If the temperature is too high during the welding process, the material can become distorted or even melt. This can make it difficult to achieve strong and consistent welds.

Polypropylene also tends to shrink during the welding process, which can lead to warping and other problems. This can be especially challenging when welding large pieces or when trying to achieve a precise fit.

Polypropropylene welding can damage the plastic

Is welding the best method for joining polypropylene?

This question is impossible to answer without knowing the exact details of the project. Now you know the advantages and disadvantages of this joining method, it’s up to you to make the decision.

As industrial adhesive manufacturers, we often advise companies on how to join polypropylene. Welding is a very popular method due to its high strength and durability, chemical resistance, and low cost.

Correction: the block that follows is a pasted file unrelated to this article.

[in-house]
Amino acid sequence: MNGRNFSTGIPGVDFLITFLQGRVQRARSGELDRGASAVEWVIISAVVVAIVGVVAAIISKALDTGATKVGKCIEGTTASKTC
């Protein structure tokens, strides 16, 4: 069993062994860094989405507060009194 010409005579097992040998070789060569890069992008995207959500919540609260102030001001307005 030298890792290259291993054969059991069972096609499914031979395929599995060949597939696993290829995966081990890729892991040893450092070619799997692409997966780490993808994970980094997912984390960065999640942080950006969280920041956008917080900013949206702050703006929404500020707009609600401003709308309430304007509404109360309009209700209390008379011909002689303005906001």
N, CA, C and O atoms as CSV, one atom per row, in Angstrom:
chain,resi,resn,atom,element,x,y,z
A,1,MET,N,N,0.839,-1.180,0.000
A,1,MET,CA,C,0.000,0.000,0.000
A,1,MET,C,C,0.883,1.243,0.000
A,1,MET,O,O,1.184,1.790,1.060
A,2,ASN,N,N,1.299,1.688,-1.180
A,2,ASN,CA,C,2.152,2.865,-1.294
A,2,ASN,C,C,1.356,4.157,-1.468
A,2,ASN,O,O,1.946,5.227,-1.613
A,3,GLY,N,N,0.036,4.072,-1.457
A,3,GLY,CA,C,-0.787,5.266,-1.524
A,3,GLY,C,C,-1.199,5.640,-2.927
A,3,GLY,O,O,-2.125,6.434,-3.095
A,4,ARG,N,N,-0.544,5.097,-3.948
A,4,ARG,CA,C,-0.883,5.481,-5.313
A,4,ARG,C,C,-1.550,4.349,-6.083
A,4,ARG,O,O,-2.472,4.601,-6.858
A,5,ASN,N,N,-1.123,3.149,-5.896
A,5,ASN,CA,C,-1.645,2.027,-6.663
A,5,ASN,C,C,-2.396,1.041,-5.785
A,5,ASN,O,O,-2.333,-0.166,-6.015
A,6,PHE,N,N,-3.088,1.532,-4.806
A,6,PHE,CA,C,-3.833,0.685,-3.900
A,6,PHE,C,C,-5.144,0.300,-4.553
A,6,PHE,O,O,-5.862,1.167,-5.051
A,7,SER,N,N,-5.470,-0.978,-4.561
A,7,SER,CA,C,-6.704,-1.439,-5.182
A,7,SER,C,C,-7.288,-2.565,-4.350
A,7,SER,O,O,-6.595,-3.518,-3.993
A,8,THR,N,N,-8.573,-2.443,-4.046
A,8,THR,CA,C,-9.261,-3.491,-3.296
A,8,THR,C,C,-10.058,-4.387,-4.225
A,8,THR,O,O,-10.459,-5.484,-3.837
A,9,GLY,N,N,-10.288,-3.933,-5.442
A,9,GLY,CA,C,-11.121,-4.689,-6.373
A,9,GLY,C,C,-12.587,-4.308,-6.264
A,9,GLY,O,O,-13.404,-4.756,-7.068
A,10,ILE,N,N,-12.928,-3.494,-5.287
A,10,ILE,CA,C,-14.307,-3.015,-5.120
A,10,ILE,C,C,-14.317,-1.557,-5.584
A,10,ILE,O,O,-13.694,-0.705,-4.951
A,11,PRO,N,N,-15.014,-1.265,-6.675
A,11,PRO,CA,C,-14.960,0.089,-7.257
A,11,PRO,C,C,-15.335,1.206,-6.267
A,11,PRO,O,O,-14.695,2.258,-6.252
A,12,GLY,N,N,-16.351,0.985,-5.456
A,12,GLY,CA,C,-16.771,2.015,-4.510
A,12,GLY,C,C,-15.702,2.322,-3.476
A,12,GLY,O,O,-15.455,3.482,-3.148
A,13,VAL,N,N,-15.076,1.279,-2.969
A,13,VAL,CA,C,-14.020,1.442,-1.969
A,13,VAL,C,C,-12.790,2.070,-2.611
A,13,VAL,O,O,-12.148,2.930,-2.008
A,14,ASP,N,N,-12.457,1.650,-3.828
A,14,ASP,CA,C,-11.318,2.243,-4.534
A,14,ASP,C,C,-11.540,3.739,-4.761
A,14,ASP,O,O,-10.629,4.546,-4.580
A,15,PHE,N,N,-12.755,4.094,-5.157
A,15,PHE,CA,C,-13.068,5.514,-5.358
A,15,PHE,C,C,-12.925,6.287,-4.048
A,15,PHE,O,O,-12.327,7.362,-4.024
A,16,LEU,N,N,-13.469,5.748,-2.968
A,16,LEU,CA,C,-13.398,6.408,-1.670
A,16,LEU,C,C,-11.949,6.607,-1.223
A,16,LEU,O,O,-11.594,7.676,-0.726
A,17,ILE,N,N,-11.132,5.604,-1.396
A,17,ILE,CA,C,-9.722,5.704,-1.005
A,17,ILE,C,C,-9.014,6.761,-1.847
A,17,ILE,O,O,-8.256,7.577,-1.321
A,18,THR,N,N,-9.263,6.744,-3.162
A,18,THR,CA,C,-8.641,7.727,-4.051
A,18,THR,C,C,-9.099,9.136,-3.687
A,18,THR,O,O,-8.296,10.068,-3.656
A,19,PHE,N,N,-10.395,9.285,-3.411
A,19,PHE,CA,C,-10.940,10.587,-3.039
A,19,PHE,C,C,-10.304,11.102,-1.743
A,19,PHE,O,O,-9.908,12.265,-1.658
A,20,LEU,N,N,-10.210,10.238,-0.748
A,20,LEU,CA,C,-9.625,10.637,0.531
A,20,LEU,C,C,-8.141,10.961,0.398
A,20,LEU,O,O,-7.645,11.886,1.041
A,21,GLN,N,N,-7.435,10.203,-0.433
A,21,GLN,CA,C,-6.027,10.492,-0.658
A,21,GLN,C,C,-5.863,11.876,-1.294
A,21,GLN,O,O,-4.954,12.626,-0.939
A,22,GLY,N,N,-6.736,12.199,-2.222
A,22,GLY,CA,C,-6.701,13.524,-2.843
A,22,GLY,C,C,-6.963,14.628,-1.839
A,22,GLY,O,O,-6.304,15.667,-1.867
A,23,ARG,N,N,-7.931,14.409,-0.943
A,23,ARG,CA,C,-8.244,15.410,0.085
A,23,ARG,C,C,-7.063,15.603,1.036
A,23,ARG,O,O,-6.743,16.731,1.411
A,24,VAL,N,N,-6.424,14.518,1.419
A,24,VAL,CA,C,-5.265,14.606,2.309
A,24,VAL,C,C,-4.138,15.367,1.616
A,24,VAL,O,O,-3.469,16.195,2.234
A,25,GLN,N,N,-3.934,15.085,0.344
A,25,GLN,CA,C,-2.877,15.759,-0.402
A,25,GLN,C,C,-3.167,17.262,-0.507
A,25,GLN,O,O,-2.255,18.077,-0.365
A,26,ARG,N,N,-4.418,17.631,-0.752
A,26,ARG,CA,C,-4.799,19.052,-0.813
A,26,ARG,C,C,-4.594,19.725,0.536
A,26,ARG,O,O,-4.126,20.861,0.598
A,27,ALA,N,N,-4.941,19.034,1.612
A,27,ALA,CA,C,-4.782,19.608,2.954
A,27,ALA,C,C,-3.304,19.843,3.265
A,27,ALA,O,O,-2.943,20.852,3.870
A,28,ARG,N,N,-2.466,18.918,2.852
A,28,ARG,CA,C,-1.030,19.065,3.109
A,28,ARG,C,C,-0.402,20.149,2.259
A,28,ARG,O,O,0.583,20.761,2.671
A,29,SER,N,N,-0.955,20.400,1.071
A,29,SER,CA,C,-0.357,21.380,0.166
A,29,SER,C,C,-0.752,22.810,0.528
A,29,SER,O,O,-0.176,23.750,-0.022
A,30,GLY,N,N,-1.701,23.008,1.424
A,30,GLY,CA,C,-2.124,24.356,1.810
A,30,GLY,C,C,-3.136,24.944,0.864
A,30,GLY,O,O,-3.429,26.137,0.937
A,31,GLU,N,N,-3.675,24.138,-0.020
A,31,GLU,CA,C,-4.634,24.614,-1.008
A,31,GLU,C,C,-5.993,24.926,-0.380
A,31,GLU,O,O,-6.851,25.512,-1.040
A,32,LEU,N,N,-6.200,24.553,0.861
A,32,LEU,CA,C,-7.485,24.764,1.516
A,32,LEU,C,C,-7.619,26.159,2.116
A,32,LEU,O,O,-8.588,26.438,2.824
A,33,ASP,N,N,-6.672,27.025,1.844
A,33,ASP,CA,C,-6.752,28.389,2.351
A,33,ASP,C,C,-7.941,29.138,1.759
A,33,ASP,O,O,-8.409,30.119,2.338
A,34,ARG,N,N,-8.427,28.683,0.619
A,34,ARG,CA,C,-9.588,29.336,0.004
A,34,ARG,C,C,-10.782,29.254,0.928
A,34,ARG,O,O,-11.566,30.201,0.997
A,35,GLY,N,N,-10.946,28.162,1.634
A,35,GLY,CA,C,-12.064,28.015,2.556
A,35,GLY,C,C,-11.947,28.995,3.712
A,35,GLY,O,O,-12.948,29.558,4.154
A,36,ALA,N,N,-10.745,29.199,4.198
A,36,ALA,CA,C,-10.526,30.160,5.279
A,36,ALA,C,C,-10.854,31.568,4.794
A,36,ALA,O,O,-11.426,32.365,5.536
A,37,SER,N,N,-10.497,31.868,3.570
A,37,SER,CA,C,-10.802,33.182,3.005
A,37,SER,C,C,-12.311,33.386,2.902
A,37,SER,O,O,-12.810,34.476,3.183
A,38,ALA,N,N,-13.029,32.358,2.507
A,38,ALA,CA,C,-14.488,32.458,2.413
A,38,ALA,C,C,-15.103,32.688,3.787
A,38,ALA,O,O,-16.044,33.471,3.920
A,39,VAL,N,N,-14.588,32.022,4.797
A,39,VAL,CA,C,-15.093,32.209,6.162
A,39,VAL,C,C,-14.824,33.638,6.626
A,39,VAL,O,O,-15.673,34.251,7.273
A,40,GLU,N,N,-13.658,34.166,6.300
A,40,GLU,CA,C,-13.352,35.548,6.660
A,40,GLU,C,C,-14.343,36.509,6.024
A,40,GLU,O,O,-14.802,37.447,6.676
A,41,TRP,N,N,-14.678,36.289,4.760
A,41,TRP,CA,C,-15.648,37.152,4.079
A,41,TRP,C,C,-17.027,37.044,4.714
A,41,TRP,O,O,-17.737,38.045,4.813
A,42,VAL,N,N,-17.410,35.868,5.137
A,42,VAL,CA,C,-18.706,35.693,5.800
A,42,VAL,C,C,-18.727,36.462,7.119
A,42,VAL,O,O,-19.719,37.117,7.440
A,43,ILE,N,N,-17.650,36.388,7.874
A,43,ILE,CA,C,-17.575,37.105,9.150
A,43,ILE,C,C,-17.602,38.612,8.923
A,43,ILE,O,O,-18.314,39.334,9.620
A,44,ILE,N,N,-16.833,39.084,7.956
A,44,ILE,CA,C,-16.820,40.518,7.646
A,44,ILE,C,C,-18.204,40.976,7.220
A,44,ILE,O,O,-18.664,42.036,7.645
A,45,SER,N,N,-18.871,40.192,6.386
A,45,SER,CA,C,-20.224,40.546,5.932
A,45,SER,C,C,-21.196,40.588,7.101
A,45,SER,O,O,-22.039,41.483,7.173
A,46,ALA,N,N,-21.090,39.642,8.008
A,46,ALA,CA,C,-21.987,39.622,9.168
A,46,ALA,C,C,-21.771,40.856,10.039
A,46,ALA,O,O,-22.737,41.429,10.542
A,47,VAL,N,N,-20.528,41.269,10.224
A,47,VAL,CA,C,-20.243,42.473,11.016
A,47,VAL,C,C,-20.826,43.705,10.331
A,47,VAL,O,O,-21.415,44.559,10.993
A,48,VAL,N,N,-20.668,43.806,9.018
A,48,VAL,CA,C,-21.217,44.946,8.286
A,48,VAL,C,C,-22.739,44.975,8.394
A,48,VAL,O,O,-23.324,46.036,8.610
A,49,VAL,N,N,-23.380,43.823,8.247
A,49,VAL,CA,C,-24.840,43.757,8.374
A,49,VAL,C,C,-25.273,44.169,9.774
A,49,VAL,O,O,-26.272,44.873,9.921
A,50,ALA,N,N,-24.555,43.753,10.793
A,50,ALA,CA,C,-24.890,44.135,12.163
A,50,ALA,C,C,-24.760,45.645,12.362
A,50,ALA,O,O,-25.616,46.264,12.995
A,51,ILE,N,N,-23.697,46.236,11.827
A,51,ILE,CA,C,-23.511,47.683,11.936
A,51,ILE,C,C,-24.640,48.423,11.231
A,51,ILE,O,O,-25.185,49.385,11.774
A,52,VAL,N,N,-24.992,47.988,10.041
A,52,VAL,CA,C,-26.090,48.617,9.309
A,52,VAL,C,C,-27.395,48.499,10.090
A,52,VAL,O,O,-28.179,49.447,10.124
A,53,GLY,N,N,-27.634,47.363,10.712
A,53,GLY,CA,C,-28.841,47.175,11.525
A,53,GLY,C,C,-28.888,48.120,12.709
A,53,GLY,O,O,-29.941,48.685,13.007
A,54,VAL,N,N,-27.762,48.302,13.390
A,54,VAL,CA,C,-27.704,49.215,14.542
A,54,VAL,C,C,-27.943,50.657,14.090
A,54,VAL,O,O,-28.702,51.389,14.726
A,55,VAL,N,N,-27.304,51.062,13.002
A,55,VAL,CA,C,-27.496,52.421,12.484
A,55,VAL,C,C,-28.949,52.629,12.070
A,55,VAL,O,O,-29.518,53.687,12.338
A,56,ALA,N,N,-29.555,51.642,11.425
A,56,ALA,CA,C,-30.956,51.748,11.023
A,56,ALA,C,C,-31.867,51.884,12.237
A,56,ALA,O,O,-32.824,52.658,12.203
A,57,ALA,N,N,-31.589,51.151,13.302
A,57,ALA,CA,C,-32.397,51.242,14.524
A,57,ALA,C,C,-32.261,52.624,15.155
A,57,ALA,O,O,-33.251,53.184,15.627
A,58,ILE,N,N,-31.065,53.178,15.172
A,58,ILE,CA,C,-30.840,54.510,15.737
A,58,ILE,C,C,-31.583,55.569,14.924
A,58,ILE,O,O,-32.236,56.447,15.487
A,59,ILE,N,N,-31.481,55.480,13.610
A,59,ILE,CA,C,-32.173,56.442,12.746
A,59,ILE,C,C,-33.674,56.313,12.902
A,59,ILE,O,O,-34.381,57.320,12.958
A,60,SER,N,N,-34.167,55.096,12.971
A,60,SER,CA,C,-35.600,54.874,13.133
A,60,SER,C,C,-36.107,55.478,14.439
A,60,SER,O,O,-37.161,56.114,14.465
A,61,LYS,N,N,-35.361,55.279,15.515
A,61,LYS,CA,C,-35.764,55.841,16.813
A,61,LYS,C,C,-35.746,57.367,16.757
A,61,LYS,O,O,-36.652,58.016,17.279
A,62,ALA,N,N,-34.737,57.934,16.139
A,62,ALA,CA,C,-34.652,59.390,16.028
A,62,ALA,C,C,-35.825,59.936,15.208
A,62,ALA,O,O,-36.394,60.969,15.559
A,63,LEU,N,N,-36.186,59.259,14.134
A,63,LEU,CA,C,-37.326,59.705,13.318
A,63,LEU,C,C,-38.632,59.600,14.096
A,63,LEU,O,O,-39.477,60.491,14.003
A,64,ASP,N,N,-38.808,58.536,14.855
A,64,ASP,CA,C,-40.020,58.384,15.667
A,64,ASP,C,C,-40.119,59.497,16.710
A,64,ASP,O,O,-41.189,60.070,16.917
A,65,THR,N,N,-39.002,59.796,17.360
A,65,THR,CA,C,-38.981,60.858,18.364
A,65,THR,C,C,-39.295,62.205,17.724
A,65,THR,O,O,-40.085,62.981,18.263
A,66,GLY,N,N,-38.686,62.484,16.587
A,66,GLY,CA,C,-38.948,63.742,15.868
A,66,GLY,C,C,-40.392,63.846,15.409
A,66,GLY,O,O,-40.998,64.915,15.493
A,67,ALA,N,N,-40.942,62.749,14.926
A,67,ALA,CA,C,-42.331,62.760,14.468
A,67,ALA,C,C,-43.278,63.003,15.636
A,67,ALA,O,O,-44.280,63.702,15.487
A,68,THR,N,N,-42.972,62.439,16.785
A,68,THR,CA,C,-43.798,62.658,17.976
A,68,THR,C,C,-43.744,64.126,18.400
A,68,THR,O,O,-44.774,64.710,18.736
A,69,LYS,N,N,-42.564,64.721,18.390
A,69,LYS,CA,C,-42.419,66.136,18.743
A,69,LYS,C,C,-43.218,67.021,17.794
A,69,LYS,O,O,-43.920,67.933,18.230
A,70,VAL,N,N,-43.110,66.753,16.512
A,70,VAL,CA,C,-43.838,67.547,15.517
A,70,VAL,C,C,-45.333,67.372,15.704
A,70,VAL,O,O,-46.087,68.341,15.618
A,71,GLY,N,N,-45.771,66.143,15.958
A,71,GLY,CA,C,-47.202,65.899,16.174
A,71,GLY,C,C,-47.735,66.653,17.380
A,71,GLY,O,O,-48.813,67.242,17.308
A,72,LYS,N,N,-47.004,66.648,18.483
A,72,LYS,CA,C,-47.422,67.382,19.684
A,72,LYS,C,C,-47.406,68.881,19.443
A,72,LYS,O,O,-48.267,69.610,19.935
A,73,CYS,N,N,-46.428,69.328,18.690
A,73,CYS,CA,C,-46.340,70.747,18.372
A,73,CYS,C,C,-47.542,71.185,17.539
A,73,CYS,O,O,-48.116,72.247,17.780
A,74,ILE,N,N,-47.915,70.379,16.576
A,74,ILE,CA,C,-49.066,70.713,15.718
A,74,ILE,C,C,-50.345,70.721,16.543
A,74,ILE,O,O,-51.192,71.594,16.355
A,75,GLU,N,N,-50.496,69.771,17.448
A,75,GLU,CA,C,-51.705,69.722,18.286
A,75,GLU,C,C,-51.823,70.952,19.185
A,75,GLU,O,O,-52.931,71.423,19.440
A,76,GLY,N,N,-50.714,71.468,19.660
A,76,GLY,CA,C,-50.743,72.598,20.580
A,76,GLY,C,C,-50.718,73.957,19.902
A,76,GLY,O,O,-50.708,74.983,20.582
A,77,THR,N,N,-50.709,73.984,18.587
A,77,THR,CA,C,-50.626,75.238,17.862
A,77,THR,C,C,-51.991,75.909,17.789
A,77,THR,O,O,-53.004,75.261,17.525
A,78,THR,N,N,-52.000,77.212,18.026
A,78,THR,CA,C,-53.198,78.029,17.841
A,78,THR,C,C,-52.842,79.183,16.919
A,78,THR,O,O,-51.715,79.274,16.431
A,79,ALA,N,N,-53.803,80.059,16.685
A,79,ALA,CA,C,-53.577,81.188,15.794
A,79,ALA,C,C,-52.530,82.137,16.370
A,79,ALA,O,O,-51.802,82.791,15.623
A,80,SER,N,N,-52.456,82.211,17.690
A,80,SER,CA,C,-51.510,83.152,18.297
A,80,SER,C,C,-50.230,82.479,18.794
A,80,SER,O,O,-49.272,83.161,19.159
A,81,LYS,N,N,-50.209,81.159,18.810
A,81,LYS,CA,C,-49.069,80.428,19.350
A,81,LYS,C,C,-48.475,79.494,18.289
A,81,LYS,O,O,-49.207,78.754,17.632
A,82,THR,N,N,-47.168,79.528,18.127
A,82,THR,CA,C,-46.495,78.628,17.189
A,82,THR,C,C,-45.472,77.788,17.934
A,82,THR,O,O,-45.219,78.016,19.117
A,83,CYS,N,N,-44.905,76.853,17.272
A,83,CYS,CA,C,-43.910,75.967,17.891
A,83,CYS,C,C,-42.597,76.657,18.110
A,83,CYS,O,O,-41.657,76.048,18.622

But the challenges of heat sensitivity and shrinkage can be difficult to overcome. And you may struggle to find a skilled welder who will produce quality welds. You also cannot use welding to join dissimilar materials. 

So, if you are joining dissimilar materials or you are concerned about damaging the plastic, you will need to look at alternatives. We suggest you read our article about how to bond polypropylene with glue.

Or, if you would like to take a step back and compare the alternatives, read our article which discusses the difference between adhesives and mechanical fasteners.

Still not sure? You can join our webinar on bonding plastics which will help you understand everything you need to know about this topic. Click on the button below.

Plastic Bonding Webinar